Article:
Kahlil is developing new conservation strategies in Washington, D.C., centered on implementing projects that elevate the intersection of protecting nature in urban areas and the benefits nature provides to people in cities.
He is working to build momentum for the first ever stormwater retention credit trading program in D.C. This involves using natural solutions, like rain gardens and bioswales, that absorb stormwater and reduce runoff into the Anacostia and Potomac Rivers.
In addition to tackling stormwater runoff, Kahlil is also working on strategic tree canopy expansion, and engaging and training young people as environmental advocates for the future.
Kahlil was born in D.C., but grew up in East Africa. In his teens he began to see how urban development and economic growth were spurring industrialization. Areas on the outskirts of the city were being built up, pushing wildlife further out, and creating a human/animal conflict.
When Kahlil came back to the United States for college he became energized and motivated about solving environmental issues in our cities. The opportunity to create positive change that benefits both the environment and the community is what drew Kahlil to The Nature Conservancy.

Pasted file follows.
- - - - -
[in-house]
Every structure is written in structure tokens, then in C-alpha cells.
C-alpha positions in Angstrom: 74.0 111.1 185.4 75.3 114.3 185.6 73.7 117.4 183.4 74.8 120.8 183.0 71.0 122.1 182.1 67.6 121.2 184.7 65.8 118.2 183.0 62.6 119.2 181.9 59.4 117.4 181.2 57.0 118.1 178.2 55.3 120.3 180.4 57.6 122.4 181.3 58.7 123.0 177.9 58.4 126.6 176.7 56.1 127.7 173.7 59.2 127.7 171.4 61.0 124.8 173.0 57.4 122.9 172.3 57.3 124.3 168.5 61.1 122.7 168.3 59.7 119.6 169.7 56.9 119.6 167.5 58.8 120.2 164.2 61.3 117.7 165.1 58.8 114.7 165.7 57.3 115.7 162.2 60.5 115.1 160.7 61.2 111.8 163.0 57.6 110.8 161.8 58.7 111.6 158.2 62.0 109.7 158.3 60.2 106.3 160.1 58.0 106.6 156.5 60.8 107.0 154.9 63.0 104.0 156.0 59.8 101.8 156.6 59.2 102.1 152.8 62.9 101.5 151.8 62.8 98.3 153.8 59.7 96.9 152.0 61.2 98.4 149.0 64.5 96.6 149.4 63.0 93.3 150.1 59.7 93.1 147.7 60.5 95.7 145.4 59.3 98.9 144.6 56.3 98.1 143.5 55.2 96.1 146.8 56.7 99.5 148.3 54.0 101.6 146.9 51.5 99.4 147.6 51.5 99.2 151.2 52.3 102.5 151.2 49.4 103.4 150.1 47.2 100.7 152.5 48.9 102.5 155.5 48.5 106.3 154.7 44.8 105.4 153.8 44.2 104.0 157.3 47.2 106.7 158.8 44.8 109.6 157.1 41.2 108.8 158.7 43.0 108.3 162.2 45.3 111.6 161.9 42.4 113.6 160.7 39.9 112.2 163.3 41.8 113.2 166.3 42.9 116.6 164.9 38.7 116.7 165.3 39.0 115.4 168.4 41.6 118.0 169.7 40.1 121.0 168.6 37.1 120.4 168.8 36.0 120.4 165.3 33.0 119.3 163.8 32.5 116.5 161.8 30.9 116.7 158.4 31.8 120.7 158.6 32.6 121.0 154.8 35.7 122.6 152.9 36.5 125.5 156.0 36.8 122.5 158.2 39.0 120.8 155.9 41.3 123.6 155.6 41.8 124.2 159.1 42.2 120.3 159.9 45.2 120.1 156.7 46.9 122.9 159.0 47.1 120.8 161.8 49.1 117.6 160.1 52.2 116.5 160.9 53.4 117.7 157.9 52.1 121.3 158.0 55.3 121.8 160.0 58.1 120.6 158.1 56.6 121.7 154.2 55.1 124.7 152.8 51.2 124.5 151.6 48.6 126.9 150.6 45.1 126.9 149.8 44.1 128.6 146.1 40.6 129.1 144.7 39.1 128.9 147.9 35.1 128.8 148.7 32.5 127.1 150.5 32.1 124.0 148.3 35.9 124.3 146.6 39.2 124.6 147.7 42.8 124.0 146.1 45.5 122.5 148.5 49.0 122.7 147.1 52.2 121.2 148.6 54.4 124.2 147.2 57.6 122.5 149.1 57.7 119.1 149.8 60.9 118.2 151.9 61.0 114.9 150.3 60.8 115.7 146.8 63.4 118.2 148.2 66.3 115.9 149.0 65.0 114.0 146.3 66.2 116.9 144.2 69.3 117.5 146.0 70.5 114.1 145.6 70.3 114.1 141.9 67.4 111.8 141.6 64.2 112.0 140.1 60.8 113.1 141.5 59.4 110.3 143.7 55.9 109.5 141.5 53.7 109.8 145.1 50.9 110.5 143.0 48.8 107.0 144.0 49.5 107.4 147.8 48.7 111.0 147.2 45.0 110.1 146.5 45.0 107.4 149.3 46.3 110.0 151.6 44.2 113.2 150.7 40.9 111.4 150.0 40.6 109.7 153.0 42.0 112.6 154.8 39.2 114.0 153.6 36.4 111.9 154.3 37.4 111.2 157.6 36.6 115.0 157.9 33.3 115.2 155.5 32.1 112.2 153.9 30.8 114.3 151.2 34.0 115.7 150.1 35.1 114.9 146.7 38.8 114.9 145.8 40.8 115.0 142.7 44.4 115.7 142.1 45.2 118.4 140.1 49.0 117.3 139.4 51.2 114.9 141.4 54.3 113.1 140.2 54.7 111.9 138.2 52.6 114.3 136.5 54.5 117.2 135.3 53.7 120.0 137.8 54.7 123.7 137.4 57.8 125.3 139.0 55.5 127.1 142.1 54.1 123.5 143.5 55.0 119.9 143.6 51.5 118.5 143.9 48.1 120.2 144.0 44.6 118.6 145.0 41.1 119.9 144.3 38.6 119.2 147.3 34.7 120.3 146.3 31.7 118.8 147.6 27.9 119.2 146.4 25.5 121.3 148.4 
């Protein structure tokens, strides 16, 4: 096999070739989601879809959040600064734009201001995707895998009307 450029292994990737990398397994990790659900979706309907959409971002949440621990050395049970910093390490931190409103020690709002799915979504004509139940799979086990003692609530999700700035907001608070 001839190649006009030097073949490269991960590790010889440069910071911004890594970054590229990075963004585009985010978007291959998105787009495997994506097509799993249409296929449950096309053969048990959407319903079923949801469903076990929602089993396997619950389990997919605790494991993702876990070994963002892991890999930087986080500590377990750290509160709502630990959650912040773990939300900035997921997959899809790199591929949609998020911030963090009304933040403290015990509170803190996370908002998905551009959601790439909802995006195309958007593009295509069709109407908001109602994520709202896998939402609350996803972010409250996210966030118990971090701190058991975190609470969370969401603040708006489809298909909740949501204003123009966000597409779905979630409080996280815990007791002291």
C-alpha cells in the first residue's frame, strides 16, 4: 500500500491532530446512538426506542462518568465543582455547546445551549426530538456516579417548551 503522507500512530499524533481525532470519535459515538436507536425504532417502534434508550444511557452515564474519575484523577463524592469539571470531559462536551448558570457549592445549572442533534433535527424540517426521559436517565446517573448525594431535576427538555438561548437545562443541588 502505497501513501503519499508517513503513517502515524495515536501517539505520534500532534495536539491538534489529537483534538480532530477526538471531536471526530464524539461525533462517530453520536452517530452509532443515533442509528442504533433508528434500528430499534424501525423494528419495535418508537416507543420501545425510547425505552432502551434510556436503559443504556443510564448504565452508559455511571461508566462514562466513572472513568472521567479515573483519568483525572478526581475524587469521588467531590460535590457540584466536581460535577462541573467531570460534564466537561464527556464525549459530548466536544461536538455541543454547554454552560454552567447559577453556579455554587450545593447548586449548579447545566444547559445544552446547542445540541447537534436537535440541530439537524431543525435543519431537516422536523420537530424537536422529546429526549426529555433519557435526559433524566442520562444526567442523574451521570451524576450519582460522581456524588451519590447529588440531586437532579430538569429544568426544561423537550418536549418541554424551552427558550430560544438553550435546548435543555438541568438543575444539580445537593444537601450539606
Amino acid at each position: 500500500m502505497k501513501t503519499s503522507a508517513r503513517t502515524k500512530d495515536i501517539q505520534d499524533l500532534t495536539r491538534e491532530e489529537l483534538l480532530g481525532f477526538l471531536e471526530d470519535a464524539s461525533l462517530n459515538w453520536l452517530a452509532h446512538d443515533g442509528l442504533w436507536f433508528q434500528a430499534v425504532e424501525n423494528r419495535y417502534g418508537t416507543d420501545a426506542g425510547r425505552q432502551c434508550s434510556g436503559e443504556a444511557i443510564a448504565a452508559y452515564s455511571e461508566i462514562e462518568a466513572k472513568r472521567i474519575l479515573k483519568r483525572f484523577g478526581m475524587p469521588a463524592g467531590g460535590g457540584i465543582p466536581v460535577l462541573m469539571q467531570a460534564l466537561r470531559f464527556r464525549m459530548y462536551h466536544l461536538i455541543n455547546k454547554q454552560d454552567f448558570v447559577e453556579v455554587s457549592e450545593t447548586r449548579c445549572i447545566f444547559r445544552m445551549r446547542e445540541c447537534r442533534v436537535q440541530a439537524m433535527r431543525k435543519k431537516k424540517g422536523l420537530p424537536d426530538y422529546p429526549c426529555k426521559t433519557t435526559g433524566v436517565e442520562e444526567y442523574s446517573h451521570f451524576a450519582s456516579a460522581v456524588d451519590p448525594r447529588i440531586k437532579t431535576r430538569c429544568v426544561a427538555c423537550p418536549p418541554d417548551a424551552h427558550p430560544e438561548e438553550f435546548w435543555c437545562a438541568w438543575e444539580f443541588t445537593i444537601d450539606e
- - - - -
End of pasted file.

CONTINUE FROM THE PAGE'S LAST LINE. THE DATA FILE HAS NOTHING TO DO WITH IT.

Before joining the Conservancy in 2015, Kahlil worked as an environmental analyst in Miami, Florida advocating for the protection and restoration of Everglades and Biscayne National Parks. He has a master’s degree in Global Environmental Policy from American University and a master’s degree in Public Management from the University of Maryland.
Over the next few years, Kahlil hopes to see the completion of restoration projects that will help to advance the District's sustainability goals, empower residents to make conservation a priority, and transform the Potomac and Anacostia Rivers into positive focal points as water quality improves.
These projects will also provide an example of what natural solutions can achieve. By unleashing the power of nature, we’re securing clean drinking water and helping to make cities more resilient, livable places where both people and nature can thrive.